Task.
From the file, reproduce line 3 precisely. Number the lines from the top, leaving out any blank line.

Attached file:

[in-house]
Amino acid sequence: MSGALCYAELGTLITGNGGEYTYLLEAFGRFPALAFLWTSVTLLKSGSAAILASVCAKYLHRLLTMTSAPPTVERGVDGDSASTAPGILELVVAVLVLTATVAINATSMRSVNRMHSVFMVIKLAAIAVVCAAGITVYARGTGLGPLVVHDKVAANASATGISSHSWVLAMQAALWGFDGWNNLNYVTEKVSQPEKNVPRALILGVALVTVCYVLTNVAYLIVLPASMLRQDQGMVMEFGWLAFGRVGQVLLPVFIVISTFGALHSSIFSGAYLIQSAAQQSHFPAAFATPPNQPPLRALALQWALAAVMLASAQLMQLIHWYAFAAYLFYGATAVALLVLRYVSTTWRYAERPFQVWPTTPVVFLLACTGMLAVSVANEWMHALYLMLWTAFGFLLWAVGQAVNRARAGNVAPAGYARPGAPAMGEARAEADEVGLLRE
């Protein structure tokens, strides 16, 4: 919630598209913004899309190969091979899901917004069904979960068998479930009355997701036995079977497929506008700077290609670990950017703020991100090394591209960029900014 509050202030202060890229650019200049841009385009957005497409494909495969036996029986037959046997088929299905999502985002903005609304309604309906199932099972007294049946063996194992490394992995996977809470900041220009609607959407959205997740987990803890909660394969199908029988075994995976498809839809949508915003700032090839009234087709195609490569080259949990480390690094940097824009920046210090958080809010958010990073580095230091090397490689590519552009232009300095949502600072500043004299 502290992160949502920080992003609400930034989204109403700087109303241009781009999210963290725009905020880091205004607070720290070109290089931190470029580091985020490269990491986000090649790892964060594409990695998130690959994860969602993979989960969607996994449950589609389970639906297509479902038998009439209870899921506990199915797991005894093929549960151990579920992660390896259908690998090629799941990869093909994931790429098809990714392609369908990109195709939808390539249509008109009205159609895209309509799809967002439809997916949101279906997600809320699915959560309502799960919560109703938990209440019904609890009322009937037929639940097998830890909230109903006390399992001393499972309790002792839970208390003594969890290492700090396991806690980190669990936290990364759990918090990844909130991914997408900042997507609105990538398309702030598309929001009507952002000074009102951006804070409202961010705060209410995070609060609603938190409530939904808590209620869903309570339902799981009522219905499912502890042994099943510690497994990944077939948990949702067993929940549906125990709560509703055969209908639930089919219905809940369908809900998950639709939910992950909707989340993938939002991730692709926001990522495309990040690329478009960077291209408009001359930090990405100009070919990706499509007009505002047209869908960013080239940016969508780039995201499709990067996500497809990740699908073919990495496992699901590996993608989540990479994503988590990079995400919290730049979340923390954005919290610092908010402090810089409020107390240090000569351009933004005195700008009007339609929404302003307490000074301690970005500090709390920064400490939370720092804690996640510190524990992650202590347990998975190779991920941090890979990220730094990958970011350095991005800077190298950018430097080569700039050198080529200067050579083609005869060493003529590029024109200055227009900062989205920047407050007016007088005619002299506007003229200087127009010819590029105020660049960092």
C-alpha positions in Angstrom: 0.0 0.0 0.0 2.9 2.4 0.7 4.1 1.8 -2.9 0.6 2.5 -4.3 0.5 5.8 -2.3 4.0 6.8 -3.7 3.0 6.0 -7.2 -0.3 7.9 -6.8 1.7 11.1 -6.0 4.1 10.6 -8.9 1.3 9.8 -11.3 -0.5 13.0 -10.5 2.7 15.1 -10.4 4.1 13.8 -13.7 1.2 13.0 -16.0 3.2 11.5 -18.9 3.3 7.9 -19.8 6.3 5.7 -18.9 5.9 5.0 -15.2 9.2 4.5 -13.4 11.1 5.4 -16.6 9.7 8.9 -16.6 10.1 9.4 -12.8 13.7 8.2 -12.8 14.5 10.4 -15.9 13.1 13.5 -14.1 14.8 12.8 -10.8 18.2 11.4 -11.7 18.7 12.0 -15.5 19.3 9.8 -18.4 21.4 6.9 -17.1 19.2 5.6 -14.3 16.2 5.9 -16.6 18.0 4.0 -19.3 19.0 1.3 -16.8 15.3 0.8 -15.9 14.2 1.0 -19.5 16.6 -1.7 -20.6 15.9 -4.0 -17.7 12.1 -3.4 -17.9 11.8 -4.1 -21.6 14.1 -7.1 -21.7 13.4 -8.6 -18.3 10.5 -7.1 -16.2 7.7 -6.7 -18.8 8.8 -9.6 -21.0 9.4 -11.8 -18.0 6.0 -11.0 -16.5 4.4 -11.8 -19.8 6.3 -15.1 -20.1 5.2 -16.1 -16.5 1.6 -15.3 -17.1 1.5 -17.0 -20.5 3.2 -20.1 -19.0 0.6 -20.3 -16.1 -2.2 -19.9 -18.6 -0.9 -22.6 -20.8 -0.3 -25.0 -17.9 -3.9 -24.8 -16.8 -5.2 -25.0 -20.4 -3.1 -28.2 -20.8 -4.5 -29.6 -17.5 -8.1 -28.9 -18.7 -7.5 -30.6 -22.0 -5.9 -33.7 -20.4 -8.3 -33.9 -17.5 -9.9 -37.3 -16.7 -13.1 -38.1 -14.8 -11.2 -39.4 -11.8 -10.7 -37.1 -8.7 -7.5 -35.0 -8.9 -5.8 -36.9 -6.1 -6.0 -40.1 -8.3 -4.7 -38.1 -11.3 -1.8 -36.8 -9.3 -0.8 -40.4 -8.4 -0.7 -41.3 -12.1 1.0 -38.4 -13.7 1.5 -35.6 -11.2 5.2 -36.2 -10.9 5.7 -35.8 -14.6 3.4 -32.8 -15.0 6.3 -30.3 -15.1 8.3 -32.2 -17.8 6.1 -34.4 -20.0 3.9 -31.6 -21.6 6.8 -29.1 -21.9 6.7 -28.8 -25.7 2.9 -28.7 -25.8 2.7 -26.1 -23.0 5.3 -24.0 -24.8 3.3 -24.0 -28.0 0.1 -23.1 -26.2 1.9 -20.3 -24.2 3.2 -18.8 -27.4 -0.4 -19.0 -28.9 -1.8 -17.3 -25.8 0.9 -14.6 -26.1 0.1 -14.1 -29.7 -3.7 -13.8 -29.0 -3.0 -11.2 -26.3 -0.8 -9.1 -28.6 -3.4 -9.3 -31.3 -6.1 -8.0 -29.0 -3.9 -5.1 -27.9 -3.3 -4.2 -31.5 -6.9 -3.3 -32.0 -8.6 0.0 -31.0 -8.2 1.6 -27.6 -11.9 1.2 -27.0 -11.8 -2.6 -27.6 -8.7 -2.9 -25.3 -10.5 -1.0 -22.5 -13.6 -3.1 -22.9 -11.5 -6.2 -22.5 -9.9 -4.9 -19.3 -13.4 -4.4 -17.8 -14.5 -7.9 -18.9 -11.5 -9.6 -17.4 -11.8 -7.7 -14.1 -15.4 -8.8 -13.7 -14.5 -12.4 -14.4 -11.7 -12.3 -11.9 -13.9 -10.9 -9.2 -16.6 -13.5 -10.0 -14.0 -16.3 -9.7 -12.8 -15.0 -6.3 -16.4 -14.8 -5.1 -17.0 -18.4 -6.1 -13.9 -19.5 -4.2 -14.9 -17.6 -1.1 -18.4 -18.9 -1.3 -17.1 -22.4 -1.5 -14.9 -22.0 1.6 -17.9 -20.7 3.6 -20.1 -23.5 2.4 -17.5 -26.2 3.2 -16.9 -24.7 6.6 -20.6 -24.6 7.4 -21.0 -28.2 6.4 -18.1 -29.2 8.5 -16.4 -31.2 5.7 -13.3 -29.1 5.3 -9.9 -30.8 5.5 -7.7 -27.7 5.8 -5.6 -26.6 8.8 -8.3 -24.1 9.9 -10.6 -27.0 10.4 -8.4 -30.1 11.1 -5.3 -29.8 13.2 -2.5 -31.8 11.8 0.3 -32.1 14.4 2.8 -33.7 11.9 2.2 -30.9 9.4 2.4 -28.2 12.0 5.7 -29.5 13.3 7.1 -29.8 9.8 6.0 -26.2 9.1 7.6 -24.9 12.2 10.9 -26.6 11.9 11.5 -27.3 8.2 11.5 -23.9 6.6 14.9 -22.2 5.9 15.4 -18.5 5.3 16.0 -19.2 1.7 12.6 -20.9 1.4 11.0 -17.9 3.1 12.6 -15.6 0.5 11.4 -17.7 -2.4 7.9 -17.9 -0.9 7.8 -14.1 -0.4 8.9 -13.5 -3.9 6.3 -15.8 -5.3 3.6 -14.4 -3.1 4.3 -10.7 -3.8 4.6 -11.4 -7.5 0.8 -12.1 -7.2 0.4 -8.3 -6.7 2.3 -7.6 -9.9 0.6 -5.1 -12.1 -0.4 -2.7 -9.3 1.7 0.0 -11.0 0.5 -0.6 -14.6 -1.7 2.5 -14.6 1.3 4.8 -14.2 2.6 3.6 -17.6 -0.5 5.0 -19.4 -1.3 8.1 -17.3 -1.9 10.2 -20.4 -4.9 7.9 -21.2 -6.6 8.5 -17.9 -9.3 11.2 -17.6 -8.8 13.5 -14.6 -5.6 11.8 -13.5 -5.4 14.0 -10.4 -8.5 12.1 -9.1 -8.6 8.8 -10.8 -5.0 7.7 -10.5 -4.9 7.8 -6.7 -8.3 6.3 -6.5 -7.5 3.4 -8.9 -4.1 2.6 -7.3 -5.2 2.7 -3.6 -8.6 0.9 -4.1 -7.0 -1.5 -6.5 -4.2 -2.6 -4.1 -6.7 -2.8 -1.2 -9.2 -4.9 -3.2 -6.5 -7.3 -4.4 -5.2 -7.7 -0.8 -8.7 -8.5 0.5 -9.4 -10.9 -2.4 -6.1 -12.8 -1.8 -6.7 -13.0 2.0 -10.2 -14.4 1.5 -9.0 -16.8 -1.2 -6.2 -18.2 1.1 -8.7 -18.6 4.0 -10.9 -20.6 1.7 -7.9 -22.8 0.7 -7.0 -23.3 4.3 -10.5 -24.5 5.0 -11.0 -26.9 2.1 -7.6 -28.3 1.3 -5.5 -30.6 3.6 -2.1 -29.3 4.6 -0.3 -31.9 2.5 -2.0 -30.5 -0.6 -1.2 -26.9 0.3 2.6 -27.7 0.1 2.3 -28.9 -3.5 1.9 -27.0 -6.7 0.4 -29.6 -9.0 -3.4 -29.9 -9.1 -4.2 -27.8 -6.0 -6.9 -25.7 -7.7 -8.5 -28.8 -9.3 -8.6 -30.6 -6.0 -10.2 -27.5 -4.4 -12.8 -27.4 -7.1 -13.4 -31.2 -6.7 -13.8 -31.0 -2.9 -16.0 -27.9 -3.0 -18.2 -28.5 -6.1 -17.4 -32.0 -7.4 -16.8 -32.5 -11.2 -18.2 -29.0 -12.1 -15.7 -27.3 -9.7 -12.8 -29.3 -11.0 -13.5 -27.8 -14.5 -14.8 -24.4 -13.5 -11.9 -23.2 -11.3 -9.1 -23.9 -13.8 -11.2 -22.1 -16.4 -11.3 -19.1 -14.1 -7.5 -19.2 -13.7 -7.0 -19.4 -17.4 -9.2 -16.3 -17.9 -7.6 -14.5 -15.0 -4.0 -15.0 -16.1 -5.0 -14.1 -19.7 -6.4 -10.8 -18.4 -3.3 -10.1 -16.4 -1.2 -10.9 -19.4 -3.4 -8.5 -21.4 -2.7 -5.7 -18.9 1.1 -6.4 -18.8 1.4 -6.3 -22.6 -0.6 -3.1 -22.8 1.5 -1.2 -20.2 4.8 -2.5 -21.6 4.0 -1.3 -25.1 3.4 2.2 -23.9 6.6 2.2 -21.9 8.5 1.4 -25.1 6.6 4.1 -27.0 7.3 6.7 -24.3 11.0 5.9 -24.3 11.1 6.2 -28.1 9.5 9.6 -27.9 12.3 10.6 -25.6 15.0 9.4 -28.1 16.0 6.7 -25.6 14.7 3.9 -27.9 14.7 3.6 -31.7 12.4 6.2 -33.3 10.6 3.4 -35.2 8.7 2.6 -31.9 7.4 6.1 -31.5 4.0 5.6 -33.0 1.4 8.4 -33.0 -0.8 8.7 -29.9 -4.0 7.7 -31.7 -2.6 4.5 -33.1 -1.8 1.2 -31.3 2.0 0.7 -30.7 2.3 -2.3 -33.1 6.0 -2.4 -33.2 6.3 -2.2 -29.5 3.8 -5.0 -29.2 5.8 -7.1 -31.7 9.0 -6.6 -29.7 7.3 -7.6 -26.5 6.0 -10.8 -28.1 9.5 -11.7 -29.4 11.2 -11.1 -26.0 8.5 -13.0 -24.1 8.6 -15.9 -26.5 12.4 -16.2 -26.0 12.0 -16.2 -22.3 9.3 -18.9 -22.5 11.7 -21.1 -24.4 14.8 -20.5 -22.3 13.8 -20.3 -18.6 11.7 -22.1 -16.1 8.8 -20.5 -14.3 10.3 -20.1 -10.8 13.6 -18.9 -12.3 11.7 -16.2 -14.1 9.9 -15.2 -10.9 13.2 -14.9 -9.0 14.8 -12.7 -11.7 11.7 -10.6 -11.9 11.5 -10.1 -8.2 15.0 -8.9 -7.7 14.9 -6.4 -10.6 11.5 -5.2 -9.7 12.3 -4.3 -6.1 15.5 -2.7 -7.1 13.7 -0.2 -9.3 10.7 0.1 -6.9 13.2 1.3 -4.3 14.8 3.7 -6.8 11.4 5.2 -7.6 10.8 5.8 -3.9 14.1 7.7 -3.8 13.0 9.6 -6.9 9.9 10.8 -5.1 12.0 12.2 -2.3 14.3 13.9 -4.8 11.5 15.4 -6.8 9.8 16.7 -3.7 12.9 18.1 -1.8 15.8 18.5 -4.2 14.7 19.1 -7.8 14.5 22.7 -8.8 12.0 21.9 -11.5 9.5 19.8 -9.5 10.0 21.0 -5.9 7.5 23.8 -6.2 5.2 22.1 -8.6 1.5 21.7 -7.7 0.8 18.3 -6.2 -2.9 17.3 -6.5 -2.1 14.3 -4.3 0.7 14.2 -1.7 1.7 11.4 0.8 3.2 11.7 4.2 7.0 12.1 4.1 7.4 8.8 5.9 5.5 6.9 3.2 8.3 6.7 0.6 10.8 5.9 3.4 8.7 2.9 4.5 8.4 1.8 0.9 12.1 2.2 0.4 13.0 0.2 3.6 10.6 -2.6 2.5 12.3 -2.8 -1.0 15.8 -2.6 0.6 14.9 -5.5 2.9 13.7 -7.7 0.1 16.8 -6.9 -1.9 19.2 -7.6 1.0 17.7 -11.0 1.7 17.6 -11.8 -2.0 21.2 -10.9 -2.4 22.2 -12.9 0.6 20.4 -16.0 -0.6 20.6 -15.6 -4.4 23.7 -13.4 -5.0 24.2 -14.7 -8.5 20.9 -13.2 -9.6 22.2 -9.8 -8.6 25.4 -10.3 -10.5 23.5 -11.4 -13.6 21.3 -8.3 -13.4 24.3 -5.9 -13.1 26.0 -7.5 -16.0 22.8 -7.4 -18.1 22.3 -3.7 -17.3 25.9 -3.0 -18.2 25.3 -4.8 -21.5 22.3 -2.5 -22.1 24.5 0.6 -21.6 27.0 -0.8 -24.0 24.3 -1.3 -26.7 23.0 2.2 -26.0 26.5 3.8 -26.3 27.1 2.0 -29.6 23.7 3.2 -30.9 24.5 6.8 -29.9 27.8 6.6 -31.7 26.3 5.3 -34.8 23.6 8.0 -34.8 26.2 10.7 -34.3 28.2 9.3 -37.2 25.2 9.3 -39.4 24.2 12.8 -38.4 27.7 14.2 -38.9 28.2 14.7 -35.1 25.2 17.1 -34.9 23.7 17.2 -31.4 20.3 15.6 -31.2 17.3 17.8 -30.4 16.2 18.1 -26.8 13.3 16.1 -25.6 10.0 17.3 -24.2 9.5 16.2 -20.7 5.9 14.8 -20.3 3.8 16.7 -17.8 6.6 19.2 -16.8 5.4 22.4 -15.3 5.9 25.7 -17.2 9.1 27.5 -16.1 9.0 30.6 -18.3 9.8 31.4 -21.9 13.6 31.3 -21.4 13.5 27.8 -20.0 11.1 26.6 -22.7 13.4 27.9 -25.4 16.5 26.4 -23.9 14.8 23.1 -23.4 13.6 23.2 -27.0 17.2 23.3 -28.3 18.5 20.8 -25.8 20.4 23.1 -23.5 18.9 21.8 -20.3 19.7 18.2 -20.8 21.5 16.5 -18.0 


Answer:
């Protein structure tokens, strides 16, 4: 919630598209913004899309190969091979899901917004069904979960068998479930009355997701036995079977497929506008700077290609670990950017703020991100090394591209960029900014 509050202030202060890229650019200049841009385009957005497409494909495969036996029986037959046997088929299905999502985002903005609304309604309906199932099972007294049946063996194992490394992995996977809470900041220009609607959407959205997740987990803890909660394969199908029988075994995976498809839809949508915003700032090839009234087709195609490569080259949990480390690094940097824009920046210090958080809010958010990073580095230091090397490689590519552009232009300095949502600072500043004299 502290992160949502920080992003609400930034989204109403700087109303241009781009999210963290725009905020880091205004607070720290070109290089931190470029580091985020490269990491986000090649790892964060594409990695998130690959994860969602993979989960969607996994449950589609389970639906297509479902038998009439209870899921506990199915797991005894093929549960151990579920992660390896259908690998090629799941990869093909994931790429098809990714392609369908990109195709939808390539249509008109009205159609895209309509799809967002439809997916949101279906997600809320699915959560309502799960919560109703938990209440019904609890009322009937037929639940097998830890909230109903006390399992001393499972309790002792839970208390003594969890290492700090396991806690980190669990936290990364759990918090990844909130991914997408900042997507609105990538398309702030598309929001009507952002000074009102951006804070409202961010705060209410995070609060609603938190409530939904808590209620869903309570339902799981009522219905499912502890042994099943510690497994990944077939948990949702067993929940549906125990709560509703055969209908639930089919219905809940369908809900998950639709939910992950909707989340993938939002991730692709926001990522495309990040690329478009960077291209408009001359930090990405100009070919990706499509007009505002047209869908960013080239940016969508780039995201499709990067996500497809990740699908073919990495496992699901590996993608989540990479994503988590990079995400919290730049979340923390954005919290610092908010402090810089409020107390240090000569351009933004005195700008009007339609929404302003307490000074301690970005500090709390920064400490939370720092804690996640510190524990992650202590347990998975190779991920941090890979990220730094990958970011350095991005800077190298950018430097080569700039050198080529200067050579083609005869060493003529590029024109200055227009900062989205920047407050007016007088005619002299506007003229200087127009010819590029105020660049960092």